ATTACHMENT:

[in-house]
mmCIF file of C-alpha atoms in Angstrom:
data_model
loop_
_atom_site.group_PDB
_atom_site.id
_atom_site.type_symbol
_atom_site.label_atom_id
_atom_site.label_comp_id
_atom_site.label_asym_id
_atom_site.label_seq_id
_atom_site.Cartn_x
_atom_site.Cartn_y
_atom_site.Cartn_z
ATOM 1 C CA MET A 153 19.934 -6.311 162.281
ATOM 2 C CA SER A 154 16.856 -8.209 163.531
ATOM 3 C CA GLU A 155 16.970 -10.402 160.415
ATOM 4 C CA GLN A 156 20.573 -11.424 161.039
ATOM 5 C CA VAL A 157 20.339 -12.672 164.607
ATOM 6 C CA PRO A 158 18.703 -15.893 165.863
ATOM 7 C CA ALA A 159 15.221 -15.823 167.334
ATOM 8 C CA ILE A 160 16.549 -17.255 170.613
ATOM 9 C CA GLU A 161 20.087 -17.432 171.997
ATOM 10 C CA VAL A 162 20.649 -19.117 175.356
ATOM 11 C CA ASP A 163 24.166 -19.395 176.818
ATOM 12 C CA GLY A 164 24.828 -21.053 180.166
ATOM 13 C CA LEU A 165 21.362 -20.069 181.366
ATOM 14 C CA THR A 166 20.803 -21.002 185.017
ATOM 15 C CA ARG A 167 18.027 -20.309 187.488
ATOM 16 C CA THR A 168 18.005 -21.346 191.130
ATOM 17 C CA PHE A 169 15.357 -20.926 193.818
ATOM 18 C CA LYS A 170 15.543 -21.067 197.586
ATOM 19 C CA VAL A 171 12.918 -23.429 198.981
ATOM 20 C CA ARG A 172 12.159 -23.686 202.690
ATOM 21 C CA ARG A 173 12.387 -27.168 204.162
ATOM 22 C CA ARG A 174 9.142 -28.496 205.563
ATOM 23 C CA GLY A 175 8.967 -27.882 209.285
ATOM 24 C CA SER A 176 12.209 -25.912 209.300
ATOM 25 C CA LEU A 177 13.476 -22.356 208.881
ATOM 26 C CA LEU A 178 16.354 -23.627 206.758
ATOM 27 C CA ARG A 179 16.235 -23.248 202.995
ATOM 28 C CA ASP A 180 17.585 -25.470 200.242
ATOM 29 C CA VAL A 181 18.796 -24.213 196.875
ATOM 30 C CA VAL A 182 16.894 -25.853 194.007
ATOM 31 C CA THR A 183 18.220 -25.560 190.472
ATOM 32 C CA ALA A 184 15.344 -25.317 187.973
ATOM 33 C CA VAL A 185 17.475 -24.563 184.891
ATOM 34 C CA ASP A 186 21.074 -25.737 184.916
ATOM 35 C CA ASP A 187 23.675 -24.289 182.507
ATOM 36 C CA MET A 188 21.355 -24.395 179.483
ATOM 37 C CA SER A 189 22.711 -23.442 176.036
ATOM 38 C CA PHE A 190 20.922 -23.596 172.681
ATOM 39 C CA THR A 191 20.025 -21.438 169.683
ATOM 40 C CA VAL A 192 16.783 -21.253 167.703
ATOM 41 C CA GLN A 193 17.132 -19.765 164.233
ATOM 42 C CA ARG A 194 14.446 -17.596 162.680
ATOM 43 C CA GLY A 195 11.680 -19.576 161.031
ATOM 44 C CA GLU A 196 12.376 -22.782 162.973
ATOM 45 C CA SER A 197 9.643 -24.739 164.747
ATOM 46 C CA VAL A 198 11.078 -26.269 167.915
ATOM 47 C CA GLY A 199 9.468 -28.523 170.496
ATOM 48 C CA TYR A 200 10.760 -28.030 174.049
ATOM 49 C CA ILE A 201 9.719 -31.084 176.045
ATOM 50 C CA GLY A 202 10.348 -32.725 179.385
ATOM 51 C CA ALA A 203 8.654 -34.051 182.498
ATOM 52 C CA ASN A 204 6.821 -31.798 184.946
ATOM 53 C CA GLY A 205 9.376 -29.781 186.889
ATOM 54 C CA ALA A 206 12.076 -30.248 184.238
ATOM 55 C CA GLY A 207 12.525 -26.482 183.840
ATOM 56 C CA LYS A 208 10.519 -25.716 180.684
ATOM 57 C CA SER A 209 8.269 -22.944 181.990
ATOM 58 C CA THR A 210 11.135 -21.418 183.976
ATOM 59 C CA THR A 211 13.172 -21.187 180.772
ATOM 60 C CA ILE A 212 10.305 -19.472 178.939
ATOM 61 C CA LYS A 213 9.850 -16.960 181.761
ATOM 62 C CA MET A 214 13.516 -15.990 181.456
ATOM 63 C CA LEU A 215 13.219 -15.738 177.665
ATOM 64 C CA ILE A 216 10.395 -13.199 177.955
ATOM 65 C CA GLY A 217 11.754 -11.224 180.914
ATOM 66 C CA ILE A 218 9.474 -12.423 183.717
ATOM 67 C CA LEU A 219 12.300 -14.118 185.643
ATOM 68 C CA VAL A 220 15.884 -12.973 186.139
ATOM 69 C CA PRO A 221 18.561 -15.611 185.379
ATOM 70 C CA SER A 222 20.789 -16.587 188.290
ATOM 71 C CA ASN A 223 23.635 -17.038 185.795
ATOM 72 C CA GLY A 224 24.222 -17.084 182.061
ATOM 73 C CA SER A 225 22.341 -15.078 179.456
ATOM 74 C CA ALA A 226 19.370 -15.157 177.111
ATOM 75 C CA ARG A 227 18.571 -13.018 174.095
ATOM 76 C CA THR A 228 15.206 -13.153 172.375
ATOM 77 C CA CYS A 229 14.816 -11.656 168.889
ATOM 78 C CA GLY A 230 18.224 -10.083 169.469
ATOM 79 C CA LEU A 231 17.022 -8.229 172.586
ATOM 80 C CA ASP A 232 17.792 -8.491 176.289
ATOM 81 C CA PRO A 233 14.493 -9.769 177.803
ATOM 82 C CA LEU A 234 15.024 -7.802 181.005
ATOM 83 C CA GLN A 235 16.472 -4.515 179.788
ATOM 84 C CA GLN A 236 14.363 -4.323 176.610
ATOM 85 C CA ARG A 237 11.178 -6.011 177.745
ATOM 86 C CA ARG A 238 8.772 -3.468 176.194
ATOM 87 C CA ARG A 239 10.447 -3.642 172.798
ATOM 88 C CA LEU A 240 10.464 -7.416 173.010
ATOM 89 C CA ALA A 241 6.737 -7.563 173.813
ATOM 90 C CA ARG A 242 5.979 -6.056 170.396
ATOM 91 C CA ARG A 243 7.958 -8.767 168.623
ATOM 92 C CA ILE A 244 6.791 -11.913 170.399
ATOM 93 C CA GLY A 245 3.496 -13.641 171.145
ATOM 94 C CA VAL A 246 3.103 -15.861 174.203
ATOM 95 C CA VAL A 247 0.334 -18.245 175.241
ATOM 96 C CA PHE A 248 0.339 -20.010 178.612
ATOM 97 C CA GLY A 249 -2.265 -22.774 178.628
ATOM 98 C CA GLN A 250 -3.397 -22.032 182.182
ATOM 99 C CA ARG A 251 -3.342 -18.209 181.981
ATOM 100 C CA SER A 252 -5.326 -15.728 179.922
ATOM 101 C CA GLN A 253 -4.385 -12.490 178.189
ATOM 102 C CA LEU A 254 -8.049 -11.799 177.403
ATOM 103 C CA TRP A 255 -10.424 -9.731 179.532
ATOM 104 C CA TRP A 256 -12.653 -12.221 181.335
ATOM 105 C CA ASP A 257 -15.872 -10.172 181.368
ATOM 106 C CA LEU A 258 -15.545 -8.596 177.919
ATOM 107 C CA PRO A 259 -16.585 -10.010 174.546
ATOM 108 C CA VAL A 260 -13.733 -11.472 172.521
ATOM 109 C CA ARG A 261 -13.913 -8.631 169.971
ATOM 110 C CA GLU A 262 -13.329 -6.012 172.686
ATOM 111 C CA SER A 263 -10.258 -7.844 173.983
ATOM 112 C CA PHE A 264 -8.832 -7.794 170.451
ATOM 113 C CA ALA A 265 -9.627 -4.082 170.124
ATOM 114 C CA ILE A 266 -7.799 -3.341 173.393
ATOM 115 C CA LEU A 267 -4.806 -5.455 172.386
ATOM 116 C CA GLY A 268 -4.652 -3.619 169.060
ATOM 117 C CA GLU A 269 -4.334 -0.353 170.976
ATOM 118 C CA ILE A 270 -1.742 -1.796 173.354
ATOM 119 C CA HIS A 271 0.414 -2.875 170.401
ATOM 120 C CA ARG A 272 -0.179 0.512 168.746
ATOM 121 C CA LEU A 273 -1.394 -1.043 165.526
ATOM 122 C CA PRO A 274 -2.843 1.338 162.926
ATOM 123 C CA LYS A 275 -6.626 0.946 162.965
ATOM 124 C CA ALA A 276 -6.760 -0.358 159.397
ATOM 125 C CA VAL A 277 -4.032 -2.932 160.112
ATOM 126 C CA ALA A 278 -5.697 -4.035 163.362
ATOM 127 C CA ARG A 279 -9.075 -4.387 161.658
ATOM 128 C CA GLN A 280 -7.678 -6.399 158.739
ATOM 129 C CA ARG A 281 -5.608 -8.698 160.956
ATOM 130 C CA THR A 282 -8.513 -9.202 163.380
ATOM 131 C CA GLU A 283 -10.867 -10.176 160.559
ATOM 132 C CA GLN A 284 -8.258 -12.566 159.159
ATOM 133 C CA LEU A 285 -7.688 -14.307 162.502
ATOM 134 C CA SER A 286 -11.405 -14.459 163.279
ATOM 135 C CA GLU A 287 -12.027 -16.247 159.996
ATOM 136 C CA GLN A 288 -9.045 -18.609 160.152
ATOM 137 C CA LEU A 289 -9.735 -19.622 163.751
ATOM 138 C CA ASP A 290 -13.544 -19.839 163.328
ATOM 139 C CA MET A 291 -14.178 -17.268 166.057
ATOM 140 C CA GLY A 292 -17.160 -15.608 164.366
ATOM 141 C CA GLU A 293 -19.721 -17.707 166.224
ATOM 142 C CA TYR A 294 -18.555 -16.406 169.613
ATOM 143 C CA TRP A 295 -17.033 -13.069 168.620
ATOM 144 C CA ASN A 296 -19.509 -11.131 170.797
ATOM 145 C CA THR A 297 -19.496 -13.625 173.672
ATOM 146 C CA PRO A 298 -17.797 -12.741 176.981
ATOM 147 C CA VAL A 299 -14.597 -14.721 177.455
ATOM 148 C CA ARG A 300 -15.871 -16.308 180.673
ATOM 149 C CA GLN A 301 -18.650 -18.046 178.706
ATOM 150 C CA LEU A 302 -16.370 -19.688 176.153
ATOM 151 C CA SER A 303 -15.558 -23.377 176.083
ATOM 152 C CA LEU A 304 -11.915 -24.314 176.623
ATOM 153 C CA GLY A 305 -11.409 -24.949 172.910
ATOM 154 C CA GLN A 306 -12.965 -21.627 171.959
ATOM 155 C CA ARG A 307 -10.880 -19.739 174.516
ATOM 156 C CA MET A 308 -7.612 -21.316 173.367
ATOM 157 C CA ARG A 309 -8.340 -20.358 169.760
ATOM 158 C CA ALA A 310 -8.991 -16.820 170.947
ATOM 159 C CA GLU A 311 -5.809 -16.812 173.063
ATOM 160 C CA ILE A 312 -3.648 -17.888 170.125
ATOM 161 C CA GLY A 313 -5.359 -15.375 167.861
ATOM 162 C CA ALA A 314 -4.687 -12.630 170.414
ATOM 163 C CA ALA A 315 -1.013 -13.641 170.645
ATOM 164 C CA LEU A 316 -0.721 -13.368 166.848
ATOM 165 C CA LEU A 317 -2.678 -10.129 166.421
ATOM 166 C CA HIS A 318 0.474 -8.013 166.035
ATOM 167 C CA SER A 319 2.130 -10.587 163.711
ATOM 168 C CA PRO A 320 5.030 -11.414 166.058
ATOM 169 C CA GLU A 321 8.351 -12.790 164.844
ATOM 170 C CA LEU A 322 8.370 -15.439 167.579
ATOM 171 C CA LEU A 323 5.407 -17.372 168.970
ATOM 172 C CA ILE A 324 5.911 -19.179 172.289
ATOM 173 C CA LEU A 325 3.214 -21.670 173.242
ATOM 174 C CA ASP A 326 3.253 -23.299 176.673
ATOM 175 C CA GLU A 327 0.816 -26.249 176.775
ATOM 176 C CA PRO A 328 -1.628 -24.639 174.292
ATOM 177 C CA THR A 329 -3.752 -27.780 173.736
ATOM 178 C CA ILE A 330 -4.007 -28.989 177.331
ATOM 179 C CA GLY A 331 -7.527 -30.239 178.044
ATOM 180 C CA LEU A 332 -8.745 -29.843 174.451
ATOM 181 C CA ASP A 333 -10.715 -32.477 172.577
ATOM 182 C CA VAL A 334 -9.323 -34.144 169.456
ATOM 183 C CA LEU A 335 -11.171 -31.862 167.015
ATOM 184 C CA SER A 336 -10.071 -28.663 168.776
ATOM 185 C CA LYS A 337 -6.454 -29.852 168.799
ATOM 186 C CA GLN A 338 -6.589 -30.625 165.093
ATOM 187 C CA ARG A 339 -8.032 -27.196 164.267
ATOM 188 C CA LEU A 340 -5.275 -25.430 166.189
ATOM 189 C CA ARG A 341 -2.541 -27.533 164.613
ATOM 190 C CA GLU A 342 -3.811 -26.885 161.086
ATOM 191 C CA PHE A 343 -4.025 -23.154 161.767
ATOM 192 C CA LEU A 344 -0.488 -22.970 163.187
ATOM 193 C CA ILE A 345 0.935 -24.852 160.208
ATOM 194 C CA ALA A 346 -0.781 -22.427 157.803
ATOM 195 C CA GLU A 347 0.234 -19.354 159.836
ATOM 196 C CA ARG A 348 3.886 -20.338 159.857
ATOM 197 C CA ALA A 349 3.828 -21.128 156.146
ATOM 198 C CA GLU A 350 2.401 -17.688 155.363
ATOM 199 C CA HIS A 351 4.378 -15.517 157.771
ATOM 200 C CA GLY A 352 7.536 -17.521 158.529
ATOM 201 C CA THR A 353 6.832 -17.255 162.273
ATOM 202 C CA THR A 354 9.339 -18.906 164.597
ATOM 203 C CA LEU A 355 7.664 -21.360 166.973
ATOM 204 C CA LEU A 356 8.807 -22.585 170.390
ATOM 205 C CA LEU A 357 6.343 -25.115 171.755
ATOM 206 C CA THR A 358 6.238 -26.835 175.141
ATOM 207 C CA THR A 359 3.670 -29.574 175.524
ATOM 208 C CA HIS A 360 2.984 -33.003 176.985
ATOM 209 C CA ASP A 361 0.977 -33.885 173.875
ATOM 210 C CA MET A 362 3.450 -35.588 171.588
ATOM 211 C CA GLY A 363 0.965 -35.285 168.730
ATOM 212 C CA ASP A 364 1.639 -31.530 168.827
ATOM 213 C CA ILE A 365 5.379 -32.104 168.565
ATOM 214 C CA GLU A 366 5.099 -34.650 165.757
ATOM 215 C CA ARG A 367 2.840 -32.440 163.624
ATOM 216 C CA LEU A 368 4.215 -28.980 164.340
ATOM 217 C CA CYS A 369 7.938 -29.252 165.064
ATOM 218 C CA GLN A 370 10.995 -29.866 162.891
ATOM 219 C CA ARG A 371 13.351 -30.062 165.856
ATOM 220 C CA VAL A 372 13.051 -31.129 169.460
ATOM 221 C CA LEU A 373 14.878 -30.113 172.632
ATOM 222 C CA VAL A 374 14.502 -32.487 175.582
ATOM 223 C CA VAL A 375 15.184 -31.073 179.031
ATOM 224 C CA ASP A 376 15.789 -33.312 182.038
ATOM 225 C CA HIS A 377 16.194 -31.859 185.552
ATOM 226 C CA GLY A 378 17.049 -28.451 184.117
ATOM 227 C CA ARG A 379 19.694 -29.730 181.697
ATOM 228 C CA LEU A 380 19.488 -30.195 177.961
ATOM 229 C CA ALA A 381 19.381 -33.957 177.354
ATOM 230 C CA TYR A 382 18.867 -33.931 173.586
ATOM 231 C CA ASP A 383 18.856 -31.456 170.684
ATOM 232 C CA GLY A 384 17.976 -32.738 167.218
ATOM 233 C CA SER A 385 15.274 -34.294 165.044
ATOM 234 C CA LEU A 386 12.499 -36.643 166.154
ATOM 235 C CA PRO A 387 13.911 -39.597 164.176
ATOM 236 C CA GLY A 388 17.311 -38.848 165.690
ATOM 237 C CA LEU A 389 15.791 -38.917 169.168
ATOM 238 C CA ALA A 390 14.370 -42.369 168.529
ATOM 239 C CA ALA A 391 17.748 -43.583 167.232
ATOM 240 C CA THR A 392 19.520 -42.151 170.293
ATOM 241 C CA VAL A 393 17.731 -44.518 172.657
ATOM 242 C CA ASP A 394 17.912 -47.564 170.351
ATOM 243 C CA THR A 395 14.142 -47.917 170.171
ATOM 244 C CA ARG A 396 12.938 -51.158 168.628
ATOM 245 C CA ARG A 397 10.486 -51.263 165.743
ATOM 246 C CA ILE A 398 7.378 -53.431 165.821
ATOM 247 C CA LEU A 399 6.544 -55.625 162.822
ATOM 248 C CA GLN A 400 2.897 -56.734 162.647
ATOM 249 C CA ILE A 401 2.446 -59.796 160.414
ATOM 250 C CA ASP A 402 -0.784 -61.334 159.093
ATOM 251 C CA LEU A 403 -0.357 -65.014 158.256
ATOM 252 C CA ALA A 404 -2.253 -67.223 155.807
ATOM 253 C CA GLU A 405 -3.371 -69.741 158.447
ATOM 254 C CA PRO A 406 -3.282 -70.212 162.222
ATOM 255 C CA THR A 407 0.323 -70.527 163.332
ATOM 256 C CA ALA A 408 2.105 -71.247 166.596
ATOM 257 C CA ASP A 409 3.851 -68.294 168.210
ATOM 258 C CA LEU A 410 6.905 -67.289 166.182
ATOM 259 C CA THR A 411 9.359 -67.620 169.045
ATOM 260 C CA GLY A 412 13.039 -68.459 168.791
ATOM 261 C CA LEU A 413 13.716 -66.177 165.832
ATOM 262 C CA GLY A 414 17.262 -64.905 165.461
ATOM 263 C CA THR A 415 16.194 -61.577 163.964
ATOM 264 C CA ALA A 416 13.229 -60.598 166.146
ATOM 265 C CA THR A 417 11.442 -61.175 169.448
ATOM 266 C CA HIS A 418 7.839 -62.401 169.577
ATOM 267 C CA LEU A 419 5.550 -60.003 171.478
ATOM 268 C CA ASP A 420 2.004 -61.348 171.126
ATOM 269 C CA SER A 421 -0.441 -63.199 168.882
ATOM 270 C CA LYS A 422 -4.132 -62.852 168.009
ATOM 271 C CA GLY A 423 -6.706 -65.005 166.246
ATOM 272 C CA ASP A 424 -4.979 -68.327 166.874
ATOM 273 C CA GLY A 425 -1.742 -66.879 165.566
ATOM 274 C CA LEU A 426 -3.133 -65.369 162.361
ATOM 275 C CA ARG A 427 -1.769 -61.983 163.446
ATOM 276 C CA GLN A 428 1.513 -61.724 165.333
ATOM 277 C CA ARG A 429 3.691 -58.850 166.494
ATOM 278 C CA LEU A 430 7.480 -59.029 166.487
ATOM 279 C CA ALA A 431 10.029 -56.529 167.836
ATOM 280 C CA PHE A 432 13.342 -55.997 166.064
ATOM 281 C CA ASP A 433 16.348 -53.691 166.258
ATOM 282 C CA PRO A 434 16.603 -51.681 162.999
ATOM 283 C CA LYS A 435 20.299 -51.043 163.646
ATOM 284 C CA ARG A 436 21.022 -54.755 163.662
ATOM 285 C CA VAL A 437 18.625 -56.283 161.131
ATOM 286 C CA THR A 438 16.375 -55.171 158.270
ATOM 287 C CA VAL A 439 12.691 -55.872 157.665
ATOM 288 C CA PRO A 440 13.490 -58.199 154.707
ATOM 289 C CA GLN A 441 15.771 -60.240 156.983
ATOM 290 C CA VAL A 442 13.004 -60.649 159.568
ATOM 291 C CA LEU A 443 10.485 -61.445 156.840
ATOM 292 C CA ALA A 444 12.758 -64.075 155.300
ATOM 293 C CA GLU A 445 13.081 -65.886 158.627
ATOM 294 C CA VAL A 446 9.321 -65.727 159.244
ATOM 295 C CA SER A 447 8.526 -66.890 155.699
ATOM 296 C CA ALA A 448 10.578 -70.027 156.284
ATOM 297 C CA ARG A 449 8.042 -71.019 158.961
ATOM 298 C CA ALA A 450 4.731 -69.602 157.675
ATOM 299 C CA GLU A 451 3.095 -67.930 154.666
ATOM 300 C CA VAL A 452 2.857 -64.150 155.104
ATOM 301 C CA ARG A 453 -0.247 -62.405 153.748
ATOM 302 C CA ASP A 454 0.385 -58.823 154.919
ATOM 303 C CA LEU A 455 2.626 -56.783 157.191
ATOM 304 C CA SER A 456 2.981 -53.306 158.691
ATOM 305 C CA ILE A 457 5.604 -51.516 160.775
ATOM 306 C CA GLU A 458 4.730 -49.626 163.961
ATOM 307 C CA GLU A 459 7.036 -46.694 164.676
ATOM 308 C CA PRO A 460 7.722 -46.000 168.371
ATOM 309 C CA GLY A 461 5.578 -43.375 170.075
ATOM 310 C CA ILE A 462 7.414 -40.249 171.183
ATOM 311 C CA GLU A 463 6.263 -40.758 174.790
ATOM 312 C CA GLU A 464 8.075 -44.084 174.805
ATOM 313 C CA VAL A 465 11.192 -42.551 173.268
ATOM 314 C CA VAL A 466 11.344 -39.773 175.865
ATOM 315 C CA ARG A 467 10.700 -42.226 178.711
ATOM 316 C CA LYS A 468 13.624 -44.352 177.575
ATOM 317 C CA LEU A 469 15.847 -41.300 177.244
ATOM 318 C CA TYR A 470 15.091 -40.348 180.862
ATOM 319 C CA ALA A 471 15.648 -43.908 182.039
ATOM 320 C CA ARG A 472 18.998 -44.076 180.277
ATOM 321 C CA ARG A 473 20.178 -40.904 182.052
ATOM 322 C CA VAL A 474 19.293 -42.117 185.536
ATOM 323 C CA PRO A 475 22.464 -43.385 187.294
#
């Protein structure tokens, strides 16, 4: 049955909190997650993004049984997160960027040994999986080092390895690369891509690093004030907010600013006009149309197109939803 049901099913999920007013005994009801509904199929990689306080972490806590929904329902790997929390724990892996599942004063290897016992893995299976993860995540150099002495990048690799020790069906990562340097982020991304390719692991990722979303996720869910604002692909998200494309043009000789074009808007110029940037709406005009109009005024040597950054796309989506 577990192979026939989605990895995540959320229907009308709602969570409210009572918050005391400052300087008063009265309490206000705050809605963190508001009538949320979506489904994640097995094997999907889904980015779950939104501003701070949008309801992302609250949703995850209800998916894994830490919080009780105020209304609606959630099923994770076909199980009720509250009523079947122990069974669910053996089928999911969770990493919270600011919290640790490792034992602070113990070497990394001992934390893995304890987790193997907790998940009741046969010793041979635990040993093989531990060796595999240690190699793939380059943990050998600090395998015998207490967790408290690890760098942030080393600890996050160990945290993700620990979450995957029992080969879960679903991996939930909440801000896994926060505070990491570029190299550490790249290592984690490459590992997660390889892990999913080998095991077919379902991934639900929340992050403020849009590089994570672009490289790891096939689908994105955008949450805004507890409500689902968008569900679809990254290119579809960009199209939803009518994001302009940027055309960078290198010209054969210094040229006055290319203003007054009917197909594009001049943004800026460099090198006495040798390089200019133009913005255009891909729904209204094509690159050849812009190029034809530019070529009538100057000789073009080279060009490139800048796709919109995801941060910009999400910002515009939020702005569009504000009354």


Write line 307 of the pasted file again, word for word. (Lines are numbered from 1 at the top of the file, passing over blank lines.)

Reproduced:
ATOM 293 C CA GLU A 445 13.081 -65.886 158.627